Gastroenteritis is the medical name for the diarrhea and vomiting usually titled “stomach flu”. This condition can make you feel terrible, but it has nothing to do with the flu. Gastroenteritis is commonly caused by a bacterial or viral infection, and results in inflammation and irritation within the stomach and intestines. After a bout of stomach flu, bloated feelingsmay occur and you may develop constipation.
Gastroenteritis is typically characterized by loose, watery stools and vomiting, although patients may also suffer from headaches, cramps, stomach pain, nausea, and fever. Vomiting and diarrhea dehydrate you and remove nutrients from your body, and you may not feel like eating much either. After the infection has cleared, your body will take time to return to normal. The dehydration, disturbances in gut bacteria, poor nutrition, stress, and certain anti-diarrheal medications and painkillers after the diarrhea experienced during stomach flu can all contribute to the development of constipation. You may also feel gassy after stomach flu. Drinking lots of water and pulpy orange juice, and eating plenty of fruit and flaxseed, may help you to recover.
Various different types of bacteria reside in the bowel and are essential for maintaining a healthy digestive system. However, a bout of diarrhea can disturb these bacteria, and it may take a while for things to get back to normal. To help restore the bacterial balance after diarrhea, try probiotic supplements or live-culture yoghurt containing Saccharomyces boulardii or one of the Lactobacilli species. Re-establishing the normal bacterial flora can also help to relieve any constipation that occurs after the diarrhea.
Increasing the amount of exercise you take can help to stimulate bowel movement; patients with a sedentary lifestyle often suffer from constipation. Therefore, although you may be feeling weak after your stomach flu, it is important to get moving, taking short walks or even standing up for a while, especially after meals. However, remember that your body is still recovering from the diarrhea, so take it easy to start with, building up the amount of exercise with time.
After stomach flu, you will likely be dehydrated from diarrhea and vomiting. You will need to drink plenty of water to rehydrate yourself, but did you know that this can also help ease any subsequent constipation? Water softens and adds weight to the stools, so that they’re passed through the colon more easily, and it stimulates bowel movement. Try drinking six to eight glasses of warm water first thing in the morning to get your bowel going. However, make sure you stick to water, and avoid carbonated, caffeinated, and sugary drinks.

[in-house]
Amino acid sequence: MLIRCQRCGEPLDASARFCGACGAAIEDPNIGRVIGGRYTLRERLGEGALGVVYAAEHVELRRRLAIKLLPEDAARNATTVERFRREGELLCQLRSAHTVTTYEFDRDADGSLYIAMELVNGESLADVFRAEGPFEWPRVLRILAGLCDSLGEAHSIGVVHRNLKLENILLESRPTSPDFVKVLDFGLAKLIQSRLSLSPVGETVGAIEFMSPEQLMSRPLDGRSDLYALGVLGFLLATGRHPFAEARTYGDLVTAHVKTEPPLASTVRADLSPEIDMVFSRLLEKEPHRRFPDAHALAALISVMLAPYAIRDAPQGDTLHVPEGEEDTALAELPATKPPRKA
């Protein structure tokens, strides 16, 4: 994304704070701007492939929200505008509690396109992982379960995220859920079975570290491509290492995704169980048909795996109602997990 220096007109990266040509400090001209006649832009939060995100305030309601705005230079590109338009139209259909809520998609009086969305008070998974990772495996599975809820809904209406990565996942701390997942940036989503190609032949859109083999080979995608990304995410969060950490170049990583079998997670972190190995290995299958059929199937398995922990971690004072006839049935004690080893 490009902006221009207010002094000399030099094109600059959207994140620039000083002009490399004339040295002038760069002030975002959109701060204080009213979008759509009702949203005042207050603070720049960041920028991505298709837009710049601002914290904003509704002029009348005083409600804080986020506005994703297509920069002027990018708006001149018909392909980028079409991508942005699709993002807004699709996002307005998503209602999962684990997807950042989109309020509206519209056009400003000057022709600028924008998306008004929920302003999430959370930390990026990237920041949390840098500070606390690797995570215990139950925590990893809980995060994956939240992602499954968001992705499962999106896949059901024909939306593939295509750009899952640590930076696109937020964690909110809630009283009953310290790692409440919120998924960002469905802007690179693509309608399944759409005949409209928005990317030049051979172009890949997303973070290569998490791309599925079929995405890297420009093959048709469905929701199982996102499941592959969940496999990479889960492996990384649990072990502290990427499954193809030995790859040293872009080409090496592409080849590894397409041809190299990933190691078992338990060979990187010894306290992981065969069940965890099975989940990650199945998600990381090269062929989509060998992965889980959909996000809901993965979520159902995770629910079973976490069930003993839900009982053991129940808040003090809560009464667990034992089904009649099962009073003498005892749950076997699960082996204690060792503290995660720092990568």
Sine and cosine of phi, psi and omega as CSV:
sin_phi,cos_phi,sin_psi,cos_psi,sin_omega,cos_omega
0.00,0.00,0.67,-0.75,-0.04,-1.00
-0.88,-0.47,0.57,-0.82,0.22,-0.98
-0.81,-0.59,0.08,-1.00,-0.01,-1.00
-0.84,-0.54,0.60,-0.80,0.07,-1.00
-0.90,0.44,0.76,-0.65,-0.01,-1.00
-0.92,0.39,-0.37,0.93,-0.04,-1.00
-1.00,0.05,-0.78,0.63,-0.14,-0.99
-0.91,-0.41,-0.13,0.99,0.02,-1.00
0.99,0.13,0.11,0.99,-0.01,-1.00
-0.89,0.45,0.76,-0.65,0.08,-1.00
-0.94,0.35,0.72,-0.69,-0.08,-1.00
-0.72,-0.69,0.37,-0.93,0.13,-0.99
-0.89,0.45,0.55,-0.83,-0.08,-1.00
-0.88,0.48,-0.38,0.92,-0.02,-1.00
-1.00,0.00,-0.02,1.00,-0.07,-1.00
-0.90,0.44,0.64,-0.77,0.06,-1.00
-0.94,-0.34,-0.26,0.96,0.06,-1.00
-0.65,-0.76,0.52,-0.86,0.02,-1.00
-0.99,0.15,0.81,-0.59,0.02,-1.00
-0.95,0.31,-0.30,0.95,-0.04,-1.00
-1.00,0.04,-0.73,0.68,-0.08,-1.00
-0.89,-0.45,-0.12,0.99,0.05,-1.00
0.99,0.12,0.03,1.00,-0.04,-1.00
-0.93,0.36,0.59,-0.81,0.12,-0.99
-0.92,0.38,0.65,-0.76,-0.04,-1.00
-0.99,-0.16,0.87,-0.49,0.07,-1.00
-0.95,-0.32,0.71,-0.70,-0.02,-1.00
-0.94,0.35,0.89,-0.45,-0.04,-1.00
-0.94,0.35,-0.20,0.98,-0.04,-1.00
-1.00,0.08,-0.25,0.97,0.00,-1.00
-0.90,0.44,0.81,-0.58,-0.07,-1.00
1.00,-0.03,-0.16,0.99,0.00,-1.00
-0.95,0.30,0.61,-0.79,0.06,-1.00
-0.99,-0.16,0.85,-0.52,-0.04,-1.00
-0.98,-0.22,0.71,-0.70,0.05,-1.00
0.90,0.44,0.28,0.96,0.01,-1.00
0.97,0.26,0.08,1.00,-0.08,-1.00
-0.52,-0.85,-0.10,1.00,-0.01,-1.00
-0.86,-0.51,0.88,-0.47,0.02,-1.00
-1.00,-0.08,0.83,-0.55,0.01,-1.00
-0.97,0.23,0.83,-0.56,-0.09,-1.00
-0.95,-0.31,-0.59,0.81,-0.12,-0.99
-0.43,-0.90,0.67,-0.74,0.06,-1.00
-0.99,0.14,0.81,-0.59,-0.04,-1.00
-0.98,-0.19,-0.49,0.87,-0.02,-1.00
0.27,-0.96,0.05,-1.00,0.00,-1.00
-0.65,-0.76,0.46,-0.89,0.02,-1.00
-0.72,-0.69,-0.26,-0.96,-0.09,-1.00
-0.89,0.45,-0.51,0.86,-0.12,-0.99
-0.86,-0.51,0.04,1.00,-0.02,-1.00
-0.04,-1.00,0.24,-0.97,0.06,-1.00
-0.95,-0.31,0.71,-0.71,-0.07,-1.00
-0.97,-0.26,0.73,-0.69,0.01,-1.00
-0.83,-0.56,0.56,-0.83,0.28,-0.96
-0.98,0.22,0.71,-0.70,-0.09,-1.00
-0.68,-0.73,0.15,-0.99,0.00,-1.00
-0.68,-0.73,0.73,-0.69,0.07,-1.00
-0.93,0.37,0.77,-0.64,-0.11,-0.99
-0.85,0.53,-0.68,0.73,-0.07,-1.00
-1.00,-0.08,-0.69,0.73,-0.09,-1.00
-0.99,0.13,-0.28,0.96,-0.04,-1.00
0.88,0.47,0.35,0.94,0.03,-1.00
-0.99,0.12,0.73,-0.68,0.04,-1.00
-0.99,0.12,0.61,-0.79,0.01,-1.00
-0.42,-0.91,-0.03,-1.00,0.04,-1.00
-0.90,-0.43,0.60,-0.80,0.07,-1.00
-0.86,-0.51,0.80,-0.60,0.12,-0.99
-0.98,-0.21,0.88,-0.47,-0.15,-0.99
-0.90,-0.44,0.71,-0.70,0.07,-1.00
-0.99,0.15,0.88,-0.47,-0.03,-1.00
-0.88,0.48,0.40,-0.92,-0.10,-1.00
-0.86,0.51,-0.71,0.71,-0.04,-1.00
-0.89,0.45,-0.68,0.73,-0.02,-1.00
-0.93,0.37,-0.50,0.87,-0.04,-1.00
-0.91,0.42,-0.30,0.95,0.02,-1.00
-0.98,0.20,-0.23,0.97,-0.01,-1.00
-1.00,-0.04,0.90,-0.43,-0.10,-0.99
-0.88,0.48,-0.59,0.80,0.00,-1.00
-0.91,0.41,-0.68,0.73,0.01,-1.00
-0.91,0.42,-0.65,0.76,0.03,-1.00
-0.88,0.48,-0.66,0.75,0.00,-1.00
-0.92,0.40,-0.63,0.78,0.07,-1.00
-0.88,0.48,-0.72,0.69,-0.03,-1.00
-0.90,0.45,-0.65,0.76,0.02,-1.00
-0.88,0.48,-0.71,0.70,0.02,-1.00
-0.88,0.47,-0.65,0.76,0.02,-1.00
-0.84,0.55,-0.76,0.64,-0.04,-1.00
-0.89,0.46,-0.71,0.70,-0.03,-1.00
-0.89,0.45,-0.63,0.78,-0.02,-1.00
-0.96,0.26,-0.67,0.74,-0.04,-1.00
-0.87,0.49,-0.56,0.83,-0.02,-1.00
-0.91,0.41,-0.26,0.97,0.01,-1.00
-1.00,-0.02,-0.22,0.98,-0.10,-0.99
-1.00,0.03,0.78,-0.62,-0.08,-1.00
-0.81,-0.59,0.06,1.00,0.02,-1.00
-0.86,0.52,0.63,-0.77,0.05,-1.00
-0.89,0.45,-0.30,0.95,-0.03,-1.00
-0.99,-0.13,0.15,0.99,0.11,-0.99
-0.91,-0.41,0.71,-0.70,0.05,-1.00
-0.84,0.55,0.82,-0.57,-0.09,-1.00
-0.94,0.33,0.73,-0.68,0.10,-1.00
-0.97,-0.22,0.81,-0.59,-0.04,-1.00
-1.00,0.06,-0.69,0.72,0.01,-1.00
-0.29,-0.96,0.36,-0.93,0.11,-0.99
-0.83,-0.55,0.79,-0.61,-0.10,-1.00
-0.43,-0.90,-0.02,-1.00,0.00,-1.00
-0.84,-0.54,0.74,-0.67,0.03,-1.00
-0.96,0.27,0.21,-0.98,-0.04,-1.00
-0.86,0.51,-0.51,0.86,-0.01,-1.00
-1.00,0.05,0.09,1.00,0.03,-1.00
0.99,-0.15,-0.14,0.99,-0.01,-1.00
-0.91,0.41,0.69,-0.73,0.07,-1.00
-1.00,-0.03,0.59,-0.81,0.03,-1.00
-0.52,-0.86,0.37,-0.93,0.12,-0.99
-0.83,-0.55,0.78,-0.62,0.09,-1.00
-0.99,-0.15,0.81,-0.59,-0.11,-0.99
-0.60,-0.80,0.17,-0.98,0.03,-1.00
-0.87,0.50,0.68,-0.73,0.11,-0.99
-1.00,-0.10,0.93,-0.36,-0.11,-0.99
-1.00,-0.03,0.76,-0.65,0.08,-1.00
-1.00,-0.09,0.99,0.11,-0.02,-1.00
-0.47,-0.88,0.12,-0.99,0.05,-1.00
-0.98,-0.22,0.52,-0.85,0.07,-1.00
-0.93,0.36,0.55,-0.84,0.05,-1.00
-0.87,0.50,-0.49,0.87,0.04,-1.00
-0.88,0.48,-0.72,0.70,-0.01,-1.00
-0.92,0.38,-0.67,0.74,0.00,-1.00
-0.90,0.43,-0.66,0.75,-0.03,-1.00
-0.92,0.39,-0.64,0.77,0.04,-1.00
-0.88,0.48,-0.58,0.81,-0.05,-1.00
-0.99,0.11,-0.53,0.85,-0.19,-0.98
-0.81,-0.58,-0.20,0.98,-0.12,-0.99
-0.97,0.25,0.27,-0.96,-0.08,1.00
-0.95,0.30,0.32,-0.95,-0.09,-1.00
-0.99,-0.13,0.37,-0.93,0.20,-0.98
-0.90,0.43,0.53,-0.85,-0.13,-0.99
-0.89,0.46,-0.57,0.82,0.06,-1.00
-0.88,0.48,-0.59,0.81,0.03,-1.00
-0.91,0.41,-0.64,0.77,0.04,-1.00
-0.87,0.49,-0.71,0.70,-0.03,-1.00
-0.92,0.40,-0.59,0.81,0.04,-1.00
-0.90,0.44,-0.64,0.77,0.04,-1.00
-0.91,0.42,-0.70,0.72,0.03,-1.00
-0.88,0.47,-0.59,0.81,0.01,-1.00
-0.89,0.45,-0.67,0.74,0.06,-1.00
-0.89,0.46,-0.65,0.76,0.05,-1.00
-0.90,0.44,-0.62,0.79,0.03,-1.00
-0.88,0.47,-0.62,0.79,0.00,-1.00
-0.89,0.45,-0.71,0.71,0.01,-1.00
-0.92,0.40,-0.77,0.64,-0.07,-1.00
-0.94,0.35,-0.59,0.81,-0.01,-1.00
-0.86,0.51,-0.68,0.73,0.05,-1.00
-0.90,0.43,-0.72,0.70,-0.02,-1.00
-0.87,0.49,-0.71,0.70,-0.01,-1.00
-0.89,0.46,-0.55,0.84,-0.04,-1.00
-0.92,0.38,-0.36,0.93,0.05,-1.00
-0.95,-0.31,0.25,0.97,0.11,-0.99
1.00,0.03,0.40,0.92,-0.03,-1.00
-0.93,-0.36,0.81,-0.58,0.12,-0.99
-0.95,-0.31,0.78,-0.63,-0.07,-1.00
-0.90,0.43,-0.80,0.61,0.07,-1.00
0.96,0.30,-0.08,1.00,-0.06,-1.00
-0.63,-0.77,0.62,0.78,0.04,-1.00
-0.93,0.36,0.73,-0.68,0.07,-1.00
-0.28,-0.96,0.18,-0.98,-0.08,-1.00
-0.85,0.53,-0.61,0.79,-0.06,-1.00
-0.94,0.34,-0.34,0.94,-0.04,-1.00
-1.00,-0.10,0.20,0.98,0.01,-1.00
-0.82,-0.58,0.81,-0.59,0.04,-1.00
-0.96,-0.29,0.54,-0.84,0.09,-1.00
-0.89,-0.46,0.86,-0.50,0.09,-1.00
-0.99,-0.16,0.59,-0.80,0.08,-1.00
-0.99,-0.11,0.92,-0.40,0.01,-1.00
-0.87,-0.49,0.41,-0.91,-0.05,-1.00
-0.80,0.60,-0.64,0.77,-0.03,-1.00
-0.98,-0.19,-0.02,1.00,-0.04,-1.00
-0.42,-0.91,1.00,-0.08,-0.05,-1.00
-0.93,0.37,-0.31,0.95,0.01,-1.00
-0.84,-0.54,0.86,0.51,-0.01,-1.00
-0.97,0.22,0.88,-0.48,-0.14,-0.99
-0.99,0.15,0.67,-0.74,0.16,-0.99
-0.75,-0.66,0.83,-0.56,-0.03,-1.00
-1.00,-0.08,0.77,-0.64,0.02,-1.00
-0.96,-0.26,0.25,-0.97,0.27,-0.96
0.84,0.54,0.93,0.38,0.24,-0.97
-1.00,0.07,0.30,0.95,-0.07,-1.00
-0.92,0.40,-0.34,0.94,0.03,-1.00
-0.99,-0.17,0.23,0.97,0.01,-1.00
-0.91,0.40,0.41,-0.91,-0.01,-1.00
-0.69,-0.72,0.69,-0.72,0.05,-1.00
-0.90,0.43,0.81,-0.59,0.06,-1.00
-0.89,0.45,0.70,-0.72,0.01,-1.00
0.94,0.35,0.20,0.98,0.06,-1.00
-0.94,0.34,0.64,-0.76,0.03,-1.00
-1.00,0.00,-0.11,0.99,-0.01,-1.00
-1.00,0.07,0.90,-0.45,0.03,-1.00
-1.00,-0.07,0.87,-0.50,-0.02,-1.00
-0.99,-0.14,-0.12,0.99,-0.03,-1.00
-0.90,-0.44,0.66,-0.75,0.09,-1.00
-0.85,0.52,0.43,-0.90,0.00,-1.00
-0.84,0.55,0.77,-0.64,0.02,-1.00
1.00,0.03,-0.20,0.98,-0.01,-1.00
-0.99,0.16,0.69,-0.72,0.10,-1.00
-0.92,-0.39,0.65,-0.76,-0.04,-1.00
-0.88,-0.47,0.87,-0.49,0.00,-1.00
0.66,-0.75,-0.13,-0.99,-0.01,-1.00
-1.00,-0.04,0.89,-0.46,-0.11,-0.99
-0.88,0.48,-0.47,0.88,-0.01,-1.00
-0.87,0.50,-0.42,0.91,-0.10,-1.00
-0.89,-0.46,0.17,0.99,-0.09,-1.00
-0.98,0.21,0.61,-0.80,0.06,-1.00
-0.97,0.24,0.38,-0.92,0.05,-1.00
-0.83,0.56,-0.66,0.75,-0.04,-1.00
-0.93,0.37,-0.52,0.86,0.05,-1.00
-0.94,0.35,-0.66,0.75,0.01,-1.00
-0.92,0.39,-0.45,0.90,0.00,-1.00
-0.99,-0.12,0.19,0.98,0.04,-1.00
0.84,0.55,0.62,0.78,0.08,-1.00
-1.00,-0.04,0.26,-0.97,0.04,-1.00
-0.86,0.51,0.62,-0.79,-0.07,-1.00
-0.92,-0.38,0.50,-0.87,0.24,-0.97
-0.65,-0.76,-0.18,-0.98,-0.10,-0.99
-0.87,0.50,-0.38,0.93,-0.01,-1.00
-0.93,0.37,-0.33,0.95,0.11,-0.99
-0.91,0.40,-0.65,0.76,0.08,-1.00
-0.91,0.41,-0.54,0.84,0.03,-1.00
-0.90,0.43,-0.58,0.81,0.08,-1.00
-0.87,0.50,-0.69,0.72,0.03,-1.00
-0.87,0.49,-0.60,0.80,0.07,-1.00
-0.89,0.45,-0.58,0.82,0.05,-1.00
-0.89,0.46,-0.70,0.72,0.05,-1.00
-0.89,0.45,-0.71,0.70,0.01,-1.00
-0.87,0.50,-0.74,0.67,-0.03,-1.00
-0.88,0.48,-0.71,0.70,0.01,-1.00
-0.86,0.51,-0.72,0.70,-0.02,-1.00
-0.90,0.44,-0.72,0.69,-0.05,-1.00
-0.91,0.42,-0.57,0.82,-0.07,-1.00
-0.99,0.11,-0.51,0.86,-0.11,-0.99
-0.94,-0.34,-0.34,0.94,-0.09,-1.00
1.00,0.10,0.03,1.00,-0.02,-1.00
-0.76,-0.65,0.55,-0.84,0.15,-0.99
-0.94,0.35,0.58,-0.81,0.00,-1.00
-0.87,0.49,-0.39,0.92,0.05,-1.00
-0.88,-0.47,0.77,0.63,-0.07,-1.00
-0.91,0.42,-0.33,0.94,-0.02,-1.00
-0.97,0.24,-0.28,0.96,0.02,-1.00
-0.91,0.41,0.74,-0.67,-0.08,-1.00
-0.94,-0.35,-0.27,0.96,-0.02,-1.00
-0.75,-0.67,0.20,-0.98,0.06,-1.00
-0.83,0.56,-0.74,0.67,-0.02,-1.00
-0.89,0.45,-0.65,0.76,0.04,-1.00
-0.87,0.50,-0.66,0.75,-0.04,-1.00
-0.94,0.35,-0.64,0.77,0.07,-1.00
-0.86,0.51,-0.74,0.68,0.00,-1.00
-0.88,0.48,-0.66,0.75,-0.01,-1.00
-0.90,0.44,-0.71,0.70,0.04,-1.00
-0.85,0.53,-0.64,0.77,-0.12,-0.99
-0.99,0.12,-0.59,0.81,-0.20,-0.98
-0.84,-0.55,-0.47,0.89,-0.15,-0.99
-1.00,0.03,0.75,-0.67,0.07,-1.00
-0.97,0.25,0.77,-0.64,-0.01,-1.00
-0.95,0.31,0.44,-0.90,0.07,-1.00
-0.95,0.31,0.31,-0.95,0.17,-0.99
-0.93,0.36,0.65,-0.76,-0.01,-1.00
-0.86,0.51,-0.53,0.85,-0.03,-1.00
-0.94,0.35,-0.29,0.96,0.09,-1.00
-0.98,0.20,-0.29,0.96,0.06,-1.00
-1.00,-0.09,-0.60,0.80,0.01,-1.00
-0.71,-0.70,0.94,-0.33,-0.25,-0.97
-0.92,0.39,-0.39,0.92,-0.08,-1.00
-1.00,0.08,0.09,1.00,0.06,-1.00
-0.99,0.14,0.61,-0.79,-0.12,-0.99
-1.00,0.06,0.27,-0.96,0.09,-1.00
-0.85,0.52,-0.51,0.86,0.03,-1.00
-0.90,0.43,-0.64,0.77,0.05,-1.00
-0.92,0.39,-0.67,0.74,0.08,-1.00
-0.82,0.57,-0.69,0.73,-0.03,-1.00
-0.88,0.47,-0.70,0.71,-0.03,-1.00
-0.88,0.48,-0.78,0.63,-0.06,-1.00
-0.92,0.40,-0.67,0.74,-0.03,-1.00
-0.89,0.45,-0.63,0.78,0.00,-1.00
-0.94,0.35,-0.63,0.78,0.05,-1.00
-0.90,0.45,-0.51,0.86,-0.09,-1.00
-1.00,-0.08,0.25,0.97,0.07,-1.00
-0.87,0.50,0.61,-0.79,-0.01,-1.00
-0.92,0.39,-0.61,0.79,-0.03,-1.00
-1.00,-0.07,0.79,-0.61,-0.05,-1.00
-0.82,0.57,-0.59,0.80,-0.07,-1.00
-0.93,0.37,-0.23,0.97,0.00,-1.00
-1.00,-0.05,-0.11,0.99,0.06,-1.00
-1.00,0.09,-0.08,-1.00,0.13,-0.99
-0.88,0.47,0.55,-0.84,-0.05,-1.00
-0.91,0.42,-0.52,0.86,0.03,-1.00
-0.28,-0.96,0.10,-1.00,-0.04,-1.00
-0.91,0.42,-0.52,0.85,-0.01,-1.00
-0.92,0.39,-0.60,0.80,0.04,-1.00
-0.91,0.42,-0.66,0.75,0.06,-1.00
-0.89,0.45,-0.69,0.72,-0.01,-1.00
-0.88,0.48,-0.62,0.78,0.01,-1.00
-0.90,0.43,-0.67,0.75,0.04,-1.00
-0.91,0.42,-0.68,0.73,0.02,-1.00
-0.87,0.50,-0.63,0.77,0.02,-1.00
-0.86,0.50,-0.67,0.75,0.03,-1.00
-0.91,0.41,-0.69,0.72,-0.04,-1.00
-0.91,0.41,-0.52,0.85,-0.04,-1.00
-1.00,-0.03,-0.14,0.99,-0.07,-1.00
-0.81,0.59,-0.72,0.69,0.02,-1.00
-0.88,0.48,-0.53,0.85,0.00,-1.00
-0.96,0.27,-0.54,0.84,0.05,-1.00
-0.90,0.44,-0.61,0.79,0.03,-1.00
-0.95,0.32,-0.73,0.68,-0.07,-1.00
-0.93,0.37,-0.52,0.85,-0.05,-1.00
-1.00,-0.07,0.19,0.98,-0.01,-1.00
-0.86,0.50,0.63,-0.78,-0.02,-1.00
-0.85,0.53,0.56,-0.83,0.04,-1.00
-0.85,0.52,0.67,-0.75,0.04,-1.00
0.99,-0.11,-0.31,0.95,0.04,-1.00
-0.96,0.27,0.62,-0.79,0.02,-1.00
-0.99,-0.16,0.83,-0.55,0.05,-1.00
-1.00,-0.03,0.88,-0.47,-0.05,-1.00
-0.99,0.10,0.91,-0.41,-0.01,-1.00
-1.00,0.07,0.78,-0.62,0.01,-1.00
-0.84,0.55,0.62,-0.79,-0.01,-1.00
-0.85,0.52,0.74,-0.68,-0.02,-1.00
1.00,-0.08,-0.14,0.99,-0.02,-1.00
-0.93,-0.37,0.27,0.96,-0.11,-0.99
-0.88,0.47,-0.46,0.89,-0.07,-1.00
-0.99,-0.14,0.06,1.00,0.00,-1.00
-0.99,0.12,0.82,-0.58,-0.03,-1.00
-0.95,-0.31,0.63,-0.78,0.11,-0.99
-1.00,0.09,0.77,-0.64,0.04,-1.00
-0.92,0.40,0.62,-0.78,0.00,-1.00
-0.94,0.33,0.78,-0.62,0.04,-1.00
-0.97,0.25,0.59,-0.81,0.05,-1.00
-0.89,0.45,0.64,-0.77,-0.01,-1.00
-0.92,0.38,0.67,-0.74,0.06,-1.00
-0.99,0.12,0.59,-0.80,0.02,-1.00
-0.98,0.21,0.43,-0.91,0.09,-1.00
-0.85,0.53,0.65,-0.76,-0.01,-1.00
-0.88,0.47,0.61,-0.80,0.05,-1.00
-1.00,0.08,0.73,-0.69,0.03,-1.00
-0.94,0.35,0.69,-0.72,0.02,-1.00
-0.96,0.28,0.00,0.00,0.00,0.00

Olive oil stimulates bowel activity and softens the stools, making it a great remedy and preventative measure for constipation. Try taking a tablespoon of olive oil when you get out of bed, or any other time you haven’t eaten for a while. This is because you’ll see the best effects when you take olive oil on an empty stomach. If you like, you can mix the olive oil with a tablespoon of lemon juice to lighten the flavor.
This lemon juice can also act on its own as a treatment for constipation after stomach flu. The citric acid in the lemons not only acts as a bowel stimulant, it can also flush out any toxins or undigested food that may have accumulated inside the colon. Lemon juice tastes quite strong, so try mixing the juice of one lemon in a cup of warm water for extra fluid, and drinking this mixture once a day.
Fiber is the most important nutrient in the diet for preventing constipation. It cannot be digested, so acts as a sponge in the colon, and absorbs water, which softens and adds bulk to the stool, helping promote bowel movements. Foods full of fiber include fruit, vegetables, beans and pulses, whole-grain cereals, and nuts. Try to avoid refined sugars and heavily processed foods. You’ll need to combine a fiber-rich diet with plenty of water for the best results.
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The insufficient bowel movement and the accumulation of undigested food in the intestine during constipation after stomach flu can cause excess gas, due to the build-up of harmful gas-producing bacteria. This may result in bloating and cramps.
If you feel gassy after stomach flu, go for bland foods. Avoid any food that may irritate your digestive system or is tricky to digest. Caffeine, alcohol, nicotine, dairy products, and fried, fatty, spicy or highly seasoned food can all make your diarrhea worse, and cause mild nausea. You should also cut down your consumption of high-fiber and gas-forming foods, such as broccoli and onion. Remember that even after the infection has been cleared from your system, your digestive tract still requires time to heal from stomach flu. Bloated sensations may take a while to disappear.